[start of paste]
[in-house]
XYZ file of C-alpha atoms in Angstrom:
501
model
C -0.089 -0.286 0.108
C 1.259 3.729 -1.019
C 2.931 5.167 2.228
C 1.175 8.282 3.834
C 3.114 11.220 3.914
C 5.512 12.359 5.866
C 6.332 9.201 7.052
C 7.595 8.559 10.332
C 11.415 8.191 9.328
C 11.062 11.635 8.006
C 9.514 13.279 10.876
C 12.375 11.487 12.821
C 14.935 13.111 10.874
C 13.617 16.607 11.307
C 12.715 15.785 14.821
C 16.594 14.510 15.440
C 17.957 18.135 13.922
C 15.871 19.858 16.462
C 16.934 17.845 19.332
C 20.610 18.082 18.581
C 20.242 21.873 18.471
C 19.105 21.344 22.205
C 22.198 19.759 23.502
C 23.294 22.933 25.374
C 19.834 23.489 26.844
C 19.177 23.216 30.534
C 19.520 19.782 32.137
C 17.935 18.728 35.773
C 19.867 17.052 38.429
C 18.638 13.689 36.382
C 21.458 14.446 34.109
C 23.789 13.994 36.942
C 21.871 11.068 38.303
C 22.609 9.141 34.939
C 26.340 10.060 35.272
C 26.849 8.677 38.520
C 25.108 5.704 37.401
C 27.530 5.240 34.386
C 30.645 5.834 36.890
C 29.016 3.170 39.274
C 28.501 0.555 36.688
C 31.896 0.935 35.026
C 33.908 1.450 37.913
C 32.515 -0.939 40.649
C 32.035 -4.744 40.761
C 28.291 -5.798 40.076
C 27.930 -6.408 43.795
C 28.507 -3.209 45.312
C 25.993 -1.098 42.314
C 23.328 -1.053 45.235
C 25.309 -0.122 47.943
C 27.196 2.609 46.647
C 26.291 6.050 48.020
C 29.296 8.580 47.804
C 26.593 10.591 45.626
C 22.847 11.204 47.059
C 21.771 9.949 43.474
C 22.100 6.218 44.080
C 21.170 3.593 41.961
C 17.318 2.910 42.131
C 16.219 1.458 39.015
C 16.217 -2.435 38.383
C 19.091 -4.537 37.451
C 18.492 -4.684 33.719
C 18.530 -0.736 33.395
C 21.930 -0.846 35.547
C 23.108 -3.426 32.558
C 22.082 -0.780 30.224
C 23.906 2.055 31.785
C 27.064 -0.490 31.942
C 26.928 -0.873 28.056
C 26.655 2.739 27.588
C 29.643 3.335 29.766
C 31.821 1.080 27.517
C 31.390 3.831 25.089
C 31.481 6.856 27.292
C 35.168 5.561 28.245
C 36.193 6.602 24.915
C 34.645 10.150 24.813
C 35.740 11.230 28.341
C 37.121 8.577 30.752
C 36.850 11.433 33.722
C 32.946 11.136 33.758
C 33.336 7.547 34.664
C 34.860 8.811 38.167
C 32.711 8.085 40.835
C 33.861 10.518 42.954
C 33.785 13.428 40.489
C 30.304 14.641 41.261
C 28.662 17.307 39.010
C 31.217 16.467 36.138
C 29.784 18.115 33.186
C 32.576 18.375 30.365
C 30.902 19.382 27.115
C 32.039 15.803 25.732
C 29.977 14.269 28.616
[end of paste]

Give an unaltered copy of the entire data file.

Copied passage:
[in-house]
XYZ file of C-alpha atoms in Angstrom:
501
model
C -0.089 -0.286 0.108
C 1.259 3.729 -1.019
C 2.931 5.167 2.228
C 1.175 8.282 3.834
C 3.114 11.220 3.914
C 5.512 12.359 5.866
C 6.332 9.201 7.052
C 7.595 8.559 10.332
C 11.415 8.191 9.328
C 11.062 11.635 8.006
C 9.514 13.279 10.876
C 12.375 11.487 12.821
C 14.935 13.111 10.874
C 13.617 16.607 11.307
C 12.715 15.785 14.821
C 16.594 14.510 15.440
C 17.957 18.135 13.922
C 15.871 19.858 16.462
C 16.934 17.845 19.332
C 20.610 18.082 18.581
C 20.242 21.873 18.471
C 19.105 21.344 22.205
C 22.198 19.759 23.502
C 23.294 22.933 25.374
C 19.834 23.489 26.844
C 19.177 23.216 30.534
C 19.520 19.782 32.137
C 17.935 18.728 35.773
C 19.867 17.052 38.429
C 18.638 13.689 36.382
C 21.458 14.446 34.109
C 23.789 13.994 36.942
C 21.871 11.068 38.303
C 22.609 9.141 34.939
C 26.340 10.060 35.272
C 26.849 8.677 38.520
C 25.108 5.704 37.401
C 27.530 5.240 34.386
C 30.645 5.834 36.890
C 29.016 3.170 39.274
C 28.501 0.555 36.688
C 31.896 0.935 35.026
C 33.908 1.450 37.913
C 32.515 -0.939 40.649
C 32.035 -4.744 40.761
C 28.291 -5.798 40.076
C 27.930 -6.408 43.795
C 28.507 -3.209 45.312
C 25.993 -1.098 42.314
C 23.328 -1.053 45.235
C 25.309 -0.122 47.943
C 27.196 2.609 46.647
C 26.291 6.050 48.020
C 29.296 8.580 47.804
C 26.593 10.591 45.626
C 22.847 11.204 47.059
C 21.771 9.949 43.474
C 22.100 6.218 44.080
C 21.170 3.593 41.961
C 17.318 2.910 42.131
C 16.219 1.458 39.015
C 16.217 -2.435 38.383
C 19.091 -4.537 37.451
C 18.492 -4.684 33.719
C 18.530 -0.736 33.395
C 21.930 -0.846 35.547
C 23.108 -3.426 32.558
C 22.082 -0.780 30.224
C 23.906 2.055 31.785
C 27.064 -0.490 31.942
C 26.928 -0.873 28.056
C 26.655 2.739 27.588
C 29.643 3.335 29.766
C 31.821 1.080 27.517
C 31.390 3.831 25.089
C 31.481 6.856 27.292
C 35.168 5.561 28.245
C 36.193 6.602 24.915
C 34.645 10.150 24.813
C 35.740 11.230 28.341
C 37.121 8.577 30.752
C 36.850 11.433 33.722
C 32.946 11.136 33.758
C 33.336 7.547 34.664
C 34.860 8.811 38.167
C 32.711 8.085 40.835
C 33.861 10.518 42.954
C 33.785 13.428 40.489
C 30.304 14.641 41.261
C 28.662 17.307 39.010
C 31.217 16.467 36.138
C 29.784 18.115 33.186
C 32.576 18.375 30.365
C 30.902 19.382 27.115
C 32.039 15.803 25.732
C 29.977 14.269 28.616